A couple of days ago, I shared a post on Pretty Bald Facebook linking to this article by Sarah Seward. In it, she describes her own experiences of hair loss and alopecia and the challenges she had coming to terms with it.
Like many of the personal stories that we have shared, there are many points raised by Sarah that I, and many like me will easily relate to. Expectations from society, negative reactions, and ultimately coming to terms with it are all included! As usually happens when I read something else on hairloss or alopecia, this blog has inspired a few more from me (which I'll write at some point over the next few weeks) but my first will focus on Sarah's analogy that we are WARRIORS...
In her write-up, Sarah makes the point...
"My hair continues to fall out in circular patches all over my head and starts to grow back on its own terms until it is ready to bid adieu again. My body is at a continuous war with itself. I repeatedly get sick, my lymph nodes in my armpits swell to the size of golf balls, I experience pain throughout my body and when my body inevitably surrenders, my hair soon departs. Alopecia is not only physical; it is a brutal, unrelenting mind game. I like to refer to those of us with Alopecia as warriors. We crawl out of our beds every morning to face the attacks our bodies will put us through and every single day we suffer the ignorance of our peers’ thoughtless and hurtful comments."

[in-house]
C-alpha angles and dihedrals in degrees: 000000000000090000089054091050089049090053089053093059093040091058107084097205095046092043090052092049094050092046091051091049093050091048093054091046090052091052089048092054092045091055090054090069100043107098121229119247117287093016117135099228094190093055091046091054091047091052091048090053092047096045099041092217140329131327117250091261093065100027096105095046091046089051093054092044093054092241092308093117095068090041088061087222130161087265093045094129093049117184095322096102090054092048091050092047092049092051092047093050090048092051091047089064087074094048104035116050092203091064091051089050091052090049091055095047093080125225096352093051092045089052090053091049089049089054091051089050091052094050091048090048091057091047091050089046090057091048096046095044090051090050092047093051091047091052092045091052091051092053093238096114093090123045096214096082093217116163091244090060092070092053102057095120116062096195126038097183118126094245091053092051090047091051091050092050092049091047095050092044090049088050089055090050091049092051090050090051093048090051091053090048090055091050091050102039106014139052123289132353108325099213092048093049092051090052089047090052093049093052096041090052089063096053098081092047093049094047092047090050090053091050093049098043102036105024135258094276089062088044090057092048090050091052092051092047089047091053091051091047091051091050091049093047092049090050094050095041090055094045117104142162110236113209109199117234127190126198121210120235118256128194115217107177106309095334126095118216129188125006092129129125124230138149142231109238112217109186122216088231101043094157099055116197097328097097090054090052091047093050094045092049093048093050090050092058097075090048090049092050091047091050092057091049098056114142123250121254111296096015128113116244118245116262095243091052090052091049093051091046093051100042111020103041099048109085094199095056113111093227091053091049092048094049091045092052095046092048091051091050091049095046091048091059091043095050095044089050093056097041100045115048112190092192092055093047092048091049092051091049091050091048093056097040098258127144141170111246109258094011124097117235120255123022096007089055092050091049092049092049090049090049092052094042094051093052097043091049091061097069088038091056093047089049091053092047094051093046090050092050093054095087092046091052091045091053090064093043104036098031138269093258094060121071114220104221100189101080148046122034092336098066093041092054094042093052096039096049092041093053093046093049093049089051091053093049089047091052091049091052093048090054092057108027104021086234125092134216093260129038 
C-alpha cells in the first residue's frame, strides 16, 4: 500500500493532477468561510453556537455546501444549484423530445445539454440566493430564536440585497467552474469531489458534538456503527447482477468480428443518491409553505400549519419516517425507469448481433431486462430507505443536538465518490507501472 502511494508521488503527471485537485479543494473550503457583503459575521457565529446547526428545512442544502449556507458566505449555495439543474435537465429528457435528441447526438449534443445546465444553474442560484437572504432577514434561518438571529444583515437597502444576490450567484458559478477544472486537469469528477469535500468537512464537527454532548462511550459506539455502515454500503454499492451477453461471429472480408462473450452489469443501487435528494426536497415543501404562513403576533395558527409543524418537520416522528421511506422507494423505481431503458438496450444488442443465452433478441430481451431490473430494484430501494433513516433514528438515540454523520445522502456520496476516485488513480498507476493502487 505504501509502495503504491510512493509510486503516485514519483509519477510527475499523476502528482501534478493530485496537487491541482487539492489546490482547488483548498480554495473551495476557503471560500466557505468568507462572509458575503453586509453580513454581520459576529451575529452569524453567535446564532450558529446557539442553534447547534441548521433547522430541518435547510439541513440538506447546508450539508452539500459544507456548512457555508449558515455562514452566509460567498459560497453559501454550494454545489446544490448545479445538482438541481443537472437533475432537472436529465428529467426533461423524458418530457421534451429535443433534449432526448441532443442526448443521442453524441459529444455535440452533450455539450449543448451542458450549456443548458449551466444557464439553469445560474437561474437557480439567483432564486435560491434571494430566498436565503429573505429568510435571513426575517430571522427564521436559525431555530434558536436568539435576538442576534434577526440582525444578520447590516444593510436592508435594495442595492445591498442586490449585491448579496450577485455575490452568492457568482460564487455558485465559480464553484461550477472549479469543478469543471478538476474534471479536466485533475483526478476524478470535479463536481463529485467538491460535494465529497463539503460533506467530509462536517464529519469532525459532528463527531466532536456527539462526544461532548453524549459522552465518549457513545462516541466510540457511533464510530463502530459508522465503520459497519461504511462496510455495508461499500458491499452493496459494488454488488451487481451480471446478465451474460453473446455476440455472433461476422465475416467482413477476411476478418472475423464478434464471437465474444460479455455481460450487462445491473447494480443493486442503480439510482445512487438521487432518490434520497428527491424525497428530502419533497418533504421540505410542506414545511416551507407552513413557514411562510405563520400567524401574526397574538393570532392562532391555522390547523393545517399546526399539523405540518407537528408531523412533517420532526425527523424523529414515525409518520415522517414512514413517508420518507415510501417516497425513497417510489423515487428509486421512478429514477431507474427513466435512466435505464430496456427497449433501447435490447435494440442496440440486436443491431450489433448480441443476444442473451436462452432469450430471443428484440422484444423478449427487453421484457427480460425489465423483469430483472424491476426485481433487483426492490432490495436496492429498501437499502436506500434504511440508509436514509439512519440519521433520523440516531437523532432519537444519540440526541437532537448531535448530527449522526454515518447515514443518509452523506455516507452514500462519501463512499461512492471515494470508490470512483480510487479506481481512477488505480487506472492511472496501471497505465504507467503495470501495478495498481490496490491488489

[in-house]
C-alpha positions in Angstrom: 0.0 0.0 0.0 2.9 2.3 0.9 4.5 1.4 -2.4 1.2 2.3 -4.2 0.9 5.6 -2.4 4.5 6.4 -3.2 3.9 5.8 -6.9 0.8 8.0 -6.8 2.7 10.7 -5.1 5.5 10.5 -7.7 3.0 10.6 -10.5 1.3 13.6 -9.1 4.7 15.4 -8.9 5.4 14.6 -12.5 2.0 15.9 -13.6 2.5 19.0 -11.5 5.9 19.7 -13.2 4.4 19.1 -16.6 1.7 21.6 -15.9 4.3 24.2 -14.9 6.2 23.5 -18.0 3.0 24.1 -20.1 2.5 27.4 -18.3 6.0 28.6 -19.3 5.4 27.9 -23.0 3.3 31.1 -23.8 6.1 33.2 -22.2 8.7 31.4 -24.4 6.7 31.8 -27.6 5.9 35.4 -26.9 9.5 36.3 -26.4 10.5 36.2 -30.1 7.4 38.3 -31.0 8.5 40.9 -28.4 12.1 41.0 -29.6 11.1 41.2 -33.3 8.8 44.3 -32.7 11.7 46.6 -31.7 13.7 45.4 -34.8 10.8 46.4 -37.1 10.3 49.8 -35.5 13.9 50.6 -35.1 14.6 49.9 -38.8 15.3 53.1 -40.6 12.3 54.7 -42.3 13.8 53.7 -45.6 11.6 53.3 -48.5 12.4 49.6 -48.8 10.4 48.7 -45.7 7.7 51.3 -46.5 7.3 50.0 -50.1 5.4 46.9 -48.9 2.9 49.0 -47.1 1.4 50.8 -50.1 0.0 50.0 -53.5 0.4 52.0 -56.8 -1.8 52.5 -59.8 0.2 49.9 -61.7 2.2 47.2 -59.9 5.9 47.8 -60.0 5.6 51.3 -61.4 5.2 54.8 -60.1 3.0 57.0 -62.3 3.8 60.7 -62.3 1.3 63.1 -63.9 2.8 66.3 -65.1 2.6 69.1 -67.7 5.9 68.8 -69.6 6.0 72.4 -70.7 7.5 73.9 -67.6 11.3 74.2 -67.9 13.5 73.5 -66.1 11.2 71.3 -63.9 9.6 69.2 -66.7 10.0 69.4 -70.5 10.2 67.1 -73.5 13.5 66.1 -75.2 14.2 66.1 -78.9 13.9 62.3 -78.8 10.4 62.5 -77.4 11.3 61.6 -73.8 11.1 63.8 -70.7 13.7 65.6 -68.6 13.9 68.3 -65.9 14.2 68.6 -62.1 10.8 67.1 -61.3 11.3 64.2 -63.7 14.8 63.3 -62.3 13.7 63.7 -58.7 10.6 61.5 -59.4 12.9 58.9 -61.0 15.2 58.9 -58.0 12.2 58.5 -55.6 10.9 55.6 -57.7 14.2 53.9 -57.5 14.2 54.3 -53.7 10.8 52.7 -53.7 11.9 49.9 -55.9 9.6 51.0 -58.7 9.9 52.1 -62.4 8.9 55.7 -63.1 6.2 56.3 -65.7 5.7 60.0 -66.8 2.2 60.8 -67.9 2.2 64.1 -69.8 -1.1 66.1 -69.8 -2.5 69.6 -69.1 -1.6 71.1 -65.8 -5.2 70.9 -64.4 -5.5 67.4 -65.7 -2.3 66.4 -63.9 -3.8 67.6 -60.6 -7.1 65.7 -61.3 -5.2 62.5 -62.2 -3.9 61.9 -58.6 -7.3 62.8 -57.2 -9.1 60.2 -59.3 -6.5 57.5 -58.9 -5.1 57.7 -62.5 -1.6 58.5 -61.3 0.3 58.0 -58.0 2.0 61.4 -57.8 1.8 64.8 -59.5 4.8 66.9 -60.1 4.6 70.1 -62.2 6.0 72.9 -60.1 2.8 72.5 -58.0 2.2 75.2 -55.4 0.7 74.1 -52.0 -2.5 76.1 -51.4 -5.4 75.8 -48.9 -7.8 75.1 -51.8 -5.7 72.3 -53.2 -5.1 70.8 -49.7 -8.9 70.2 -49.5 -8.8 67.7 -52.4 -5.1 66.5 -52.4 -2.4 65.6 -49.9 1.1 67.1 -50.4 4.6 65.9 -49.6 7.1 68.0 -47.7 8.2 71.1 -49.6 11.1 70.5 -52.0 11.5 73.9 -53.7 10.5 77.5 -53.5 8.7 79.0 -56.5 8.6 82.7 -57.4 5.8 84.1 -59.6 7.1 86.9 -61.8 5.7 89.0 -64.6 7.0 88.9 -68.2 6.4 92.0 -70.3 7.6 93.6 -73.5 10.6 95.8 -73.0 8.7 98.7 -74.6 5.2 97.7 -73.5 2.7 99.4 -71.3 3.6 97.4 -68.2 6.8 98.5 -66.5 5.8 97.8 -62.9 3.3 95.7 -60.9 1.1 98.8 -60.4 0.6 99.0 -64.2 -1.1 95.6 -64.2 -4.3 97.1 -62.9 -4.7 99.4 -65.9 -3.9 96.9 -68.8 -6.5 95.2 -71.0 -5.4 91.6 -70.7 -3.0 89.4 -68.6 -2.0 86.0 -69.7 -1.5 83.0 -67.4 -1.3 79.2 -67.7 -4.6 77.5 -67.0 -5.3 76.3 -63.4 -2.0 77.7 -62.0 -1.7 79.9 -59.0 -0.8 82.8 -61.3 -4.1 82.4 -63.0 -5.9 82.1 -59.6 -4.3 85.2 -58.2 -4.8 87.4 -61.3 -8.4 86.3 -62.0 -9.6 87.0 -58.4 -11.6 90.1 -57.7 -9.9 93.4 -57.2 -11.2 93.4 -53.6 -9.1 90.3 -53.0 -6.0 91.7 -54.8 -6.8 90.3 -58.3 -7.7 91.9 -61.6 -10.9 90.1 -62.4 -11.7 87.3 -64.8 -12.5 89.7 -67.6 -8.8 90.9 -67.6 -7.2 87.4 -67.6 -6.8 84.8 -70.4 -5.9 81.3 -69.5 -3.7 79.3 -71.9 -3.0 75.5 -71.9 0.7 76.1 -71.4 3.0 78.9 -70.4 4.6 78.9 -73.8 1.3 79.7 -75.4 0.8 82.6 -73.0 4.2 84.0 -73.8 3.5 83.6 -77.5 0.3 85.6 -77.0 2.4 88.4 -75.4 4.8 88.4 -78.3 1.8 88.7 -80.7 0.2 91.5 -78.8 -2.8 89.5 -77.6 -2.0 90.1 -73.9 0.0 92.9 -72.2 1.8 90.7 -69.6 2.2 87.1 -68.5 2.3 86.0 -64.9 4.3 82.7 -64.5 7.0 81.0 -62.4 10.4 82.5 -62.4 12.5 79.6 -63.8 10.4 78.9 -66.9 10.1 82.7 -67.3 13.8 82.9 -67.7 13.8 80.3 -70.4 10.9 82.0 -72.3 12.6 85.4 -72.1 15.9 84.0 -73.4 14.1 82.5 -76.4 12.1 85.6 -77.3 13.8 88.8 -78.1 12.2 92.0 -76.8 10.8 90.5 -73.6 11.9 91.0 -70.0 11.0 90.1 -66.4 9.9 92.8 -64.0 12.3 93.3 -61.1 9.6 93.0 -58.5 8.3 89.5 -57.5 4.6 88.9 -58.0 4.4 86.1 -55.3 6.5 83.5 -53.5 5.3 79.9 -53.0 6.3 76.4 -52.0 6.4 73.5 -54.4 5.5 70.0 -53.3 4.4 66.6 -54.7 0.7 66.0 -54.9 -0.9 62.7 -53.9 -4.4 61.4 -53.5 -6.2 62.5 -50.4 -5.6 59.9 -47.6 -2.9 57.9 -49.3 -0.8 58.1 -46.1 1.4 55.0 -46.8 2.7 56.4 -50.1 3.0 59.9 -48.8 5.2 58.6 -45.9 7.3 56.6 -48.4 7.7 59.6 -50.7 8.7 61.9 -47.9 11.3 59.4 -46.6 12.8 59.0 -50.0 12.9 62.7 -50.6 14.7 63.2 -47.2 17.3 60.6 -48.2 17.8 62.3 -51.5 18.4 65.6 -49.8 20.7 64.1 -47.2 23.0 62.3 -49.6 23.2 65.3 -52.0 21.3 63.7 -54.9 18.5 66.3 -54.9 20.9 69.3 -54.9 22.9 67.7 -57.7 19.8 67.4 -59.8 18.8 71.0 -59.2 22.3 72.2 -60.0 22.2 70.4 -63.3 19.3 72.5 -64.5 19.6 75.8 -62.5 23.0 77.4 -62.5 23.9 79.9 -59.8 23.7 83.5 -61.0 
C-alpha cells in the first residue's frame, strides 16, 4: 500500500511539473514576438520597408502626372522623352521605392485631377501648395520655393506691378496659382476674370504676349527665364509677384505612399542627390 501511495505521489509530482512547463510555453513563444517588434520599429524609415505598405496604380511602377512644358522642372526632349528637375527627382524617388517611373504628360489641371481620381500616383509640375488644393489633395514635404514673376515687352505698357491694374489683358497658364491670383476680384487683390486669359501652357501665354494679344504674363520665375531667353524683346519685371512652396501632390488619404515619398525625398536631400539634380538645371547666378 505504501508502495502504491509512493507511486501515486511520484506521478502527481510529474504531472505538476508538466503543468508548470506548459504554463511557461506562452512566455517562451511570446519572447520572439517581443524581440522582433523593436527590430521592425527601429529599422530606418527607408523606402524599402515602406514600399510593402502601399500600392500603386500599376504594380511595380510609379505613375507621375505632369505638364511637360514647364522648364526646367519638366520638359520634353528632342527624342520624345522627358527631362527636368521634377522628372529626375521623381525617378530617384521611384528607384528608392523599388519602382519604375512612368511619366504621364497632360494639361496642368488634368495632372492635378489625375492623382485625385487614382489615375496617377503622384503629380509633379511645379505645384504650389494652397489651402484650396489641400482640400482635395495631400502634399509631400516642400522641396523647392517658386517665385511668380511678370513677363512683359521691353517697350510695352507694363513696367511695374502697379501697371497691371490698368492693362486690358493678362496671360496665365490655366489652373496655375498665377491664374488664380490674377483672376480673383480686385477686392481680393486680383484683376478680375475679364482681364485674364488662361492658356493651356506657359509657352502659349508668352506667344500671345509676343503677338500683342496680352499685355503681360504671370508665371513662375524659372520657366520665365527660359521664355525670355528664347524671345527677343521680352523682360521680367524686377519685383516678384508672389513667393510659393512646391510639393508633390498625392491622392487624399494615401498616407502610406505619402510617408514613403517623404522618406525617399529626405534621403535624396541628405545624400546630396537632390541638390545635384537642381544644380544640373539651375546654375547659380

I have to say, when I read this, I LOVED this analogy; but I loved it and relate to it in a different way to how Sarah seems to. Where she talks about the battle with our bodies and the courage and warrior-behaviour it requires us mentally and physically, I have another relationship; one that Sarah does allude to too. We are warriors because we are survivors; we are warriors because we challenge expectations and prevail. Sounds a bit cliché and possibly even a little twee I know, however for me, our battle extends beyond the everyday personal and individual challenges of our bodies to the wider ones too - the lack of awareness of alopecia, the lack of understanding, the lack of solid research, the feelings of isolation and loneliness - I could go on! It is this that makes us warriors, and you only have to look at the inspiring stories of other alopecians to see what an army we make!
What I should add is that I don't see us as the only warriors - every person battling with something difficult is their own warrior and I won't diminish that. What we must ensure is that we remember we are worthy warriors too!
More will follow on Sarah's post - thanks go to her; it was a good one!